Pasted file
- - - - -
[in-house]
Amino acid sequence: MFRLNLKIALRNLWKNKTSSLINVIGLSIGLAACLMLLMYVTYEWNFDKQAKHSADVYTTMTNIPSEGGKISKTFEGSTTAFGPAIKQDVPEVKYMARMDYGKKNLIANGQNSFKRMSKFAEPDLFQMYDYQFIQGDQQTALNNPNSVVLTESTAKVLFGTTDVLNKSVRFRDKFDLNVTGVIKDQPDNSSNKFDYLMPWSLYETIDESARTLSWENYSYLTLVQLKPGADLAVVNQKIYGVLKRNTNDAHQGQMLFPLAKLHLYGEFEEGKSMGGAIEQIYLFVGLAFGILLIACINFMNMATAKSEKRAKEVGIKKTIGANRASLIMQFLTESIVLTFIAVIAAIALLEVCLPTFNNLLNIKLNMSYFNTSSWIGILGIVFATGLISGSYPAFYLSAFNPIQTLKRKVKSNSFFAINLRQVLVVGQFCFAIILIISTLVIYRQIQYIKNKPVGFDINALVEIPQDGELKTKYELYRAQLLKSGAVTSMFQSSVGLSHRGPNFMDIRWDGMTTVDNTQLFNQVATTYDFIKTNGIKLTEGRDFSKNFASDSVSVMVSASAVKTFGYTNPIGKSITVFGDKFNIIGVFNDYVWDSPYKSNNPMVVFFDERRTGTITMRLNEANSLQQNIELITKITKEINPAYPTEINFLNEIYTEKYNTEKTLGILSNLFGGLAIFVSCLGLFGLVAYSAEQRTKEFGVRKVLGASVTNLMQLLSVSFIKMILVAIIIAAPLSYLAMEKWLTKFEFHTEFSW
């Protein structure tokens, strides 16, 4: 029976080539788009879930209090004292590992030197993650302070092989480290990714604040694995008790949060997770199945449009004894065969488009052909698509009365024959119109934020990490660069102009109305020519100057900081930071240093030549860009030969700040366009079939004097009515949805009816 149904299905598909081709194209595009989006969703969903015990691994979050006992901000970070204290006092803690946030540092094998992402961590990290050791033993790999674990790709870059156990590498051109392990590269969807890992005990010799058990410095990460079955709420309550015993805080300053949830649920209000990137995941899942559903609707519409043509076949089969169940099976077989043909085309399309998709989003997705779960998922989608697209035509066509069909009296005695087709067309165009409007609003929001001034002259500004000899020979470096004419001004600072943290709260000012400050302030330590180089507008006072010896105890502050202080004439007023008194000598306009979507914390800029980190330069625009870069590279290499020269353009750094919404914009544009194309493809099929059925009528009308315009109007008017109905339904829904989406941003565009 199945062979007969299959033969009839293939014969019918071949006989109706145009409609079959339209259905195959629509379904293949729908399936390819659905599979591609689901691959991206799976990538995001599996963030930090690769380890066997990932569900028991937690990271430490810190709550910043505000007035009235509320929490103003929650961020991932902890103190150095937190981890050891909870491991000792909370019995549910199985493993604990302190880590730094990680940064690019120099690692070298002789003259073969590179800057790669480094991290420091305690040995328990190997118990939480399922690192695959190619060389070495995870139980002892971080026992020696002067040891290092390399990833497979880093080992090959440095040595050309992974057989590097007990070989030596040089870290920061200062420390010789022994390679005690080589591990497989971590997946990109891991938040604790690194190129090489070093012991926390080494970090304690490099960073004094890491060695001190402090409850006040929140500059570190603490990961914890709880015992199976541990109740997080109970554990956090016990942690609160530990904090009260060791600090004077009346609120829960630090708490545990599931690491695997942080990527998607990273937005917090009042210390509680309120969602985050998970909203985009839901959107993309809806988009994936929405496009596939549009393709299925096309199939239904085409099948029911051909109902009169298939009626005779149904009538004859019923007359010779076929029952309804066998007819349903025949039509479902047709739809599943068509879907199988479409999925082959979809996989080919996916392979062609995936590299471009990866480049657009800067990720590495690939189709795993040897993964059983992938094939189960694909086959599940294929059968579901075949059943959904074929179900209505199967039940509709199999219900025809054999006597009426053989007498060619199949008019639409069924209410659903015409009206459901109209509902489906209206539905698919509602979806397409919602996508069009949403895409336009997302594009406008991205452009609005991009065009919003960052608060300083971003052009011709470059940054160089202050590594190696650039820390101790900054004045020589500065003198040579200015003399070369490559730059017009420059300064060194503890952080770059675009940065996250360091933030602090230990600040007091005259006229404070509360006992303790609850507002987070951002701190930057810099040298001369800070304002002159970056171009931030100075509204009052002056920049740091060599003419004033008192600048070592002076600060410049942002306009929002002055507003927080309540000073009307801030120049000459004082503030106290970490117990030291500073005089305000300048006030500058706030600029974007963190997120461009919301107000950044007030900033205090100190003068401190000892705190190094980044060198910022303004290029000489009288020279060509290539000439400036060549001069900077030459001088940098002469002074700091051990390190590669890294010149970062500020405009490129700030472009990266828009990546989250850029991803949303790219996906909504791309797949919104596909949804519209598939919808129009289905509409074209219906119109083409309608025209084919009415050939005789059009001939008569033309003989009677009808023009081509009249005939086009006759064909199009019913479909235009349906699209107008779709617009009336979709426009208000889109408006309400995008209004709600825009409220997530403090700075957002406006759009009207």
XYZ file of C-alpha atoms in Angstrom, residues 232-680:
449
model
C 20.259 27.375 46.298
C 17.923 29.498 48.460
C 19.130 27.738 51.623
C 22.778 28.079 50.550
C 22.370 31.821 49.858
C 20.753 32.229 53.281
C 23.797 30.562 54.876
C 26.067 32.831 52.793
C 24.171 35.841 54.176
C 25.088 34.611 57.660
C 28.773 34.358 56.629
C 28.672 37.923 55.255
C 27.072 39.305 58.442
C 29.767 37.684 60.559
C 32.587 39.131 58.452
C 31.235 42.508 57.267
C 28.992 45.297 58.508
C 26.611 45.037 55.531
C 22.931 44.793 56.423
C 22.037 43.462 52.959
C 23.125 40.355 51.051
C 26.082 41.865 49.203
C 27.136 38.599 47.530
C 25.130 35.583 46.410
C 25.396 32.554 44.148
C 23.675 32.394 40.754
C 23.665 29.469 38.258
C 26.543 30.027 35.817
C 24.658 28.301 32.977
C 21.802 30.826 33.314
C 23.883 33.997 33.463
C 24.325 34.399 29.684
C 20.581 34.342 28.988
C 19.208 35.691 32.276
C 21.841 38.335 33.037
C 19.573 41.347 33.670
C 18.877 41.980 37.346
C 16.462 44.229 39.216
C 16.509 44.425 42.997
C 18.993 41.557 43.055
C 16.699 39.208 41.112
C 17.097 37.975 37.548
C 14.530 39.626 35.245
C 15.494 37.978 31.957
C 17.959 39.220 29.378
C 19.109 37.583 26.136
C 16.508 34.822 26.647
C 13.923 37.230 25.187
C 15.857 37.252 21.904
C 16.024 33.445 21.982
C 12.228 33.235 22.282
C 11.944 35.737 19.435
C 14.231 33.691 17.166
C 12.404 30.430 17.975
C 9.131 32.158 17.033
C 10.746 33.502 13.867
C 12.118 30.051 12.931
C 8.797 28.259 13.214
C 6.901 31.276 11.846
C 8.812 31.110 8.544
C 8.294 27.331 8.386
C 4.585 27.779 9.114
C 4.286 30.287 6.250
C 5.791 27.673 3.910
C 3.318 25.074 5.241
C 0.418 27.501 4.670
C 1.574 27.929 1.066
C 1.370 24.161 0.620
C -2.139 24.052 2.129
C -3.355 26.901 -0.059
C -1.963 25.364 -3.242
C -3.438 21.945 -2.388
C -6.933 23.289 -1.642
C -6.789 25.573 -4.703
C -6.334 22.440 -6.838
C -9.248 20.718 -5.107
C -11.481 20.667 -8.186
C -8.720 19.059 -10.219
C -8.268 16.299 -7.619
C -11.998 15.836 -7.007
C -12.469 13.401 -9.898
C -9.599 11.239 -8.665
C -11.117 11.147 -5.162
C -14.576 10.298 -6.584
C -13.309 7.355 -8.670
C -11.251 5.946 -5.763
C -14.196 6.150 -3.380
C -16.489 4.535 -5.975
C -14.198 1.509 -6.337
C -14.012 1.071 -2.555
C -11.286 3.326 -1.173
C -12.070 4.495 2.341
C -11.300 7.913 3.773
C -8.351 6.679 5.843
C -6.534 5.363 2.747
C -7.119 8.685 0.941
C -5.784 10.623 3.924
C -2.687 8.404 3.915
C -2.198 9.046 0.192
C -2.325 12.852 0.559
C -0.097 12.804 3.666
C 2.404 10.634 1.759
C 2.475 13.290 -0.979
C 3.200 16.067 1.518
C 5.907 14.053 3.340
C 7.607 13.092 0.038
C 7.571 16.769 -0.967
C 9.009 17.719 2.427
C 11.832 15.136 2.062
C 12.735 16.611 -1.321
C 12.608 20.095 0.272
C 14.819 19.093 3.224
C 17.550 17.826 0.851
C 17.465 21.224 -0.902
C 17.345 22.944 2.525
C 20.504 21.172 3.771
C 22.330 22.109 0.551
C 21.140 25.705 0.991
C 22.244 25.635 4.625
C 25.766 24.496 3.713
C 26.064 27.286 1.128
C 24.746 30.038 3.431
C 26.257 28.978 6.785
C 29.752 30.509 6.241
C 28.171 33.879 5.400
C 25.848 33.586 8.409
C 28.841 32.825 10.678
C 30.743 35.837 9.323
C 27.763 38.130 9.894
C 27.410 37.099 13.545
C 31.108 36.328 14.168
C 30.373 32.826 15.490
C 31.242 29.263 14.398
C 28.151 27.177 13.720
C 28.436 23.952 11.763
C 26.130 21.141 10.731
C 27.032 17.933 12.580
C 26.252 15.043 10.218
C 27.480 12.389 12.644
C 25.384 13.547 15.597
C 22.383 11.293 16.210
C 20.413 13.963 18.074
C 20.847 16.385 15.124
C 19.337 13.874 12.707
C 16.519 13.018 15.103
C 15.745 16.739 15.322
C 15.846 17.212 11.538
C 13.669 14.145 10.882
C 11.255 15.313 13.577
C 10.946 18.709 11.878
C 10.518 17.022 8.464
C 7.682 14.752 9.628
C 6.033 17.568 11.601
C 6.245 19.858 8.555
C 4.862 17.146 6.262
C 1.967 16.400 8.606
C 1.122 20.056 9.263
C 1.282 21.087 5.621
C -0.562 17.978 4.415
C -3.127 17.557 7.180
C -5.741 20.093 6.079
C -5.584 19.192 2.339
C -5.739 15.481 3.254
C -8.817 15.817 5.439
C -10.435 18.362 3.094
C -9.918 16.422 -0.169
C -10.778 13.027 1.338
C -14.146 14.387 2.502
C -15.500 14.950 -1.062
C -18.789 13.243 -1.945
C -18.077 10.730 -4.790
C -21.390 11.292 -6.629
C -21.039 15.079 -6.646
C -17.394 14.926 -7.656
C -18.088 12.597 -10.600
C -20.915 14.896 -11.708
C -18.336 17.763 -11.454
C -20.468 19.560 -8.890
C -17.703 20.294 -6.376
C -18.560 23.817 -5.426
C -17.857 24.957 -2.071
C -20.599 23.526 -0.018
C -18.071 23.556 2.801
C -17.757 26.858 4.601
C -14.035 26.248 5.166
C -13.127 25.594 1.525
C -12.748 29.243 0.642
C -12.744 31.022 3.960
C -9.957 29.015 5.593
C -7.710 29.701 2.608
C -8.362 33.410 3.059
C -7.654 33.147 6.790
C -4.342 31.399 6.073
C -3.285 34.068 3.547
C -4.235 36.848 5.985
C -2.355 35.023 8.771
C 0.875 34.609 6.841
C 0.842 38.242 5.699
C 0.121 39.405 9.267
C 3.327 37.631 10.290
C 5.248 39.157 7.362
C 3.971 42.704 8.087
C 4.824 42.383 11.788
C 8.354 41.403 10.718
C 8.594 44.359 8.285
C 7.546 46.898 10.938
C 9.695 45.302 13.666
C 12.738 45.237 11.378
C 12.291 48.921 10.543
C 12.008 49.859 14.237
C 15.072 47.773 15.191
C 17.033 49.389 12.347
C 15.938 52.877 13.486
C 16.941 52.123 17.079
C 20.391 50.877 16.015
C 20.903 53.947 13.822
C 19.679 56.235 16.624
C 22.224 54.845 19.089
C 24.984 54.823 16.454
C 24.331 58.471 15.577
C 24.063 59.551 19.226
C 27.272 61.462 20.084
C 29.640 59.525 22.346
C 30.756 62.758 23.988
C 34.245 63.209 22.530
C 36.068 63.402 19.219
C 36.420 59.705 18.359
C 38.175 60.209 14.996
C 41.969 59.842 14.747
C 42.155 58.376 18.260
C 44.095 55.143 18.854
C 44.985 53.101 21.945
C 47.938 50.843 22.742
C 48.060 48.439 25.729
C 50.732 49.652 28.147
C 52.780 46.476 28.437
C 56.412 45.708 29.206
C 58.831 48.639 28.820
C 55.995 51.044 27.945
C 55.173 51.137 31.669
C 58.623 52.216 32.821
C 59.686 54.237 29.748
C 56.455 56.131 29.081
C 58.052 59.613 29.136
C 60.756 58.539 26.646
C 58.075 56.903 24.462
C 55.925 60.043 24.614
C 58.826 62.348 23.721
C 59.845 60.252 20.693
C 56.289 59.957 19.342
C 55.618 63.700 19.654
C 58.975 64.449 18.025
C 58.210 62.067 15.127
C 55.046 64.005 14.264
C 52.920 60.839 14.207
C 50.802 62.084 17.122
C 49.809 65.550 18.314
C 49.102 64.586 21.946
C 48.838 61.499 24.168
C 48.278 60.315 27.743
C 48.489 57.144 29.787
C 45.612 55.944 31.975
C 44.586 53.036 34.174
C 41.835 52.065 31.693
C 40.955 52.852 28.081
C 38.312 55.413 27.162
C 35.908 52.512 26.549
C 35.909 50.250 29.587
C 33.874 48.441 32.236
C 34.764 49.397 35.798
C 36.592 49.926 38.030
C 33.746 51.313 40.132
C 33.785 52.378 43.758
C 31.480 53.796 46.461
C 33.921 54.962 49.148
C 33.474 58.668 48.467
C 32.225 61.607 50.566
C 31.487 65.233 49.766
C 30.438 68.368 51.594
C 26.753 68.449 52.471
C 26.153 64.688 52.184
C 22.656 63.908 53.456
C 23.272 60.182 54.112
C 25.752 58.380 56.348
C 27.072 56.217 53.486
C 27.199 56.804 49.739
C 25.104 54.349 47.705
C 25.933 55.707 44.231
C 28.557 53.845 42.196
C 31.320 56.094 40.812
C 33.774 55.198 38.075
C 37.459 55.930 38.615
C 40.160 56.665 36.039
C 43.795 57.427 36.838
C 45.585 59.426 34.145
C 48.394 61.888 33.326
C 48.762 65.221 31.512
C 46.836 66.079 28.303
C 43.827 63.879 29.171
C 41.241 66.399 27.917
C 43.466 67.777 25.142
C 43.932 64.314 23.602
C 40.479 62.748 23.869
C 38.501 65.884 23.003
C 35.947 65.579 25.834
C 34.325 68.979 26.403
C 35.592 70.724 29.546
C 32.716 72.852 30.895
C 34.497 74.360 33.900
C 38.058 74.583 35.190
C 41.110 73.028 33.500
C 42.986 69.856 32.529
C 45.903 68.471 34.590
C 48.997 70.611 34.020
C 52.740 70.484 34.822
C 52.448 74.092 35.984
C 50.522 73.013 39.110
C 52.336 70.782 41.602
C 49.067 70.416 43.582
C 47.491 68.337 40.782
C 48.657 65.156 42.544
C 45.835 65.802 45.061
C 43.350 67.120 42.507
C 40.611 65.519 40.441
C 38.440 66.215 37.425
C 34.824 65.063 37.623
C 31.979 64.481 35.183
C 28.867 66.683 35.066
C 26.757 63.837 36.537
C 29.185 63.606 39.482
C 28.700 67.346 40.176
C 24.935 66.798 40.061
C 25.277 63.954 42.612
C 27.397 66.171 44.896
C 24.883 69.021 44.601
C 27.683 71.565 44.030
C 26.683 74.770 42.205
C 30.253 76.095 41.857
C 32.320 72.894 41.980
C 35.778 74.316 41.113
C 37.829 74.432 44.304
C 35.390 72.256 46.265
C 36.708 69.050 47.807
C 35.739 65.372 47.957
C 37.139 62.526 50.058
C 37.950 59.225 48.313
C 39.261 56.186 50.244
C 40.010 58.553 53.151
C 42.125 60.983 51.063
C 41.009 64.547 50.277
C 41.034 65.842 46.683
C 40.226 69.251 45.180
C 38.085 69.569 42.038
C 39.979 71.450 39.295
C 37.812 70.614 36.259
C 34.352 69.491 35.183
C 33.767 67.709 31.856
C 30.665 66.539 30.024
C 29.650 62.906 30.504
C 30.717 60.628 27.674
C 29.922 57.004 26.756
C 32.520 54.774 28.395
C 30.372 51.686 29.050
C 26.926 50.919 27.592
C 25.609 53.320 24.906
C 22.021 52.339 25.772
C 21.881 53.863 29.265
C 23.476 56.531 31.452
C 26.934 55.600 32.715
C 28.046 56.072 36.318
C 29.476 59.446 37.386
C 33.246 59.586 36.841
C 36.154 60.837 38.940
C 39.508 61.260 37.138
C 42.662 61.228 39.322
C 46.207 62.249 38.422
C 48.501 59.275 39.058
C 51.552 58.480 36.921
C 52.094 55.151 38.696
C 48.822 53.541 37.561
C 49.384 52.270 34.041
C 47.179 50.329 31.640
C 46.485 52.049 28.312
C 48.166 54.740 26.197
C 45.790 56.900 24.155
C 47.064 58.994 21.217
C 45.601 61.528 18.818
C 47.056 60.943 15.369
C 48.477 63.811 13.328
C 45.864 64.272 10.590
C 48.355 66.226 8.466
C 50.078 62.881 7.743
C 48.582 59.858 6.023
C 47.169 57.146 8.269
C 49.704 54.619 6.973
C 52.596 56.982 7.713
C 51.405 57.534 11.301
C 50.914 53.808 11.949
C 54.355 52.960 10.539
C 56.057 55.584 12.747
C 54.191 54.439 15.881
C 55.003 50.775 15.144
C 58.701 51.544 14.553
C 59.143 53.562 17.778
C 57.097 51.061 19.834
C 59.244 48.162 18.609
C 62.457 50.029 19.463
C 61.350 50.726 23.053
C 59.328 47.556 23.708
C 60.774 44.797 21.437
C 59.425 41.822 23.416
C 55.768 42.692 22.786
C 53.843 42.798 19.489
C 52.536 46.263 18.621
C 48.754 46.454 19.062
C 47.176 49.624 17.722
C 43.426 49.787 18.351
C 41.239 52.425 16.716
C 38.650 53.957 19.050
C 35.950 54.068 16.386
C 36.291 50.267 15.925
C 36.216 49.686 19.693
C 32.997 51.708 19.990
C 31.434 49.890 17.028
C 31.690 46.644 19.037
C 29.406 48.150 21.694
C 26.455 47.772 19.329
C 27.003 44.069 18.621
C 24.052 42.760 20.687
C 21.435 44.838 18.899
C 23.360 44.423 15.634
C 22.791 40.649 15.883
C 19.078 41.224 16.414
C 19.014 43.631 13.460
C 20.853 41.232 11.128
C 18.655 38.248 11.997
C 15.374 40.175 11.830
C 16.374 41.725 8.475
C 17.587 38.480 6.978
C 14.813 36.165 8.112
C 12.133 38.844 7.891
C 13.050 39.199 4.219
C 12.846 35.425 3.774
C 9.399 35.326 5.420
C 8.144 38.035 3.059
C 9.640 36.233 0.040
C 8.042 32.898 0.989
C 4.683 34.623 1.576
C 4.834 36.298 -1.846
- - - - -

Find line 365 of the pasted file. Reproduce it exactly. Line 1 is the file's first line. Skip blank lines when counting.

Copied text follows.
C 29.650 62.906 30.504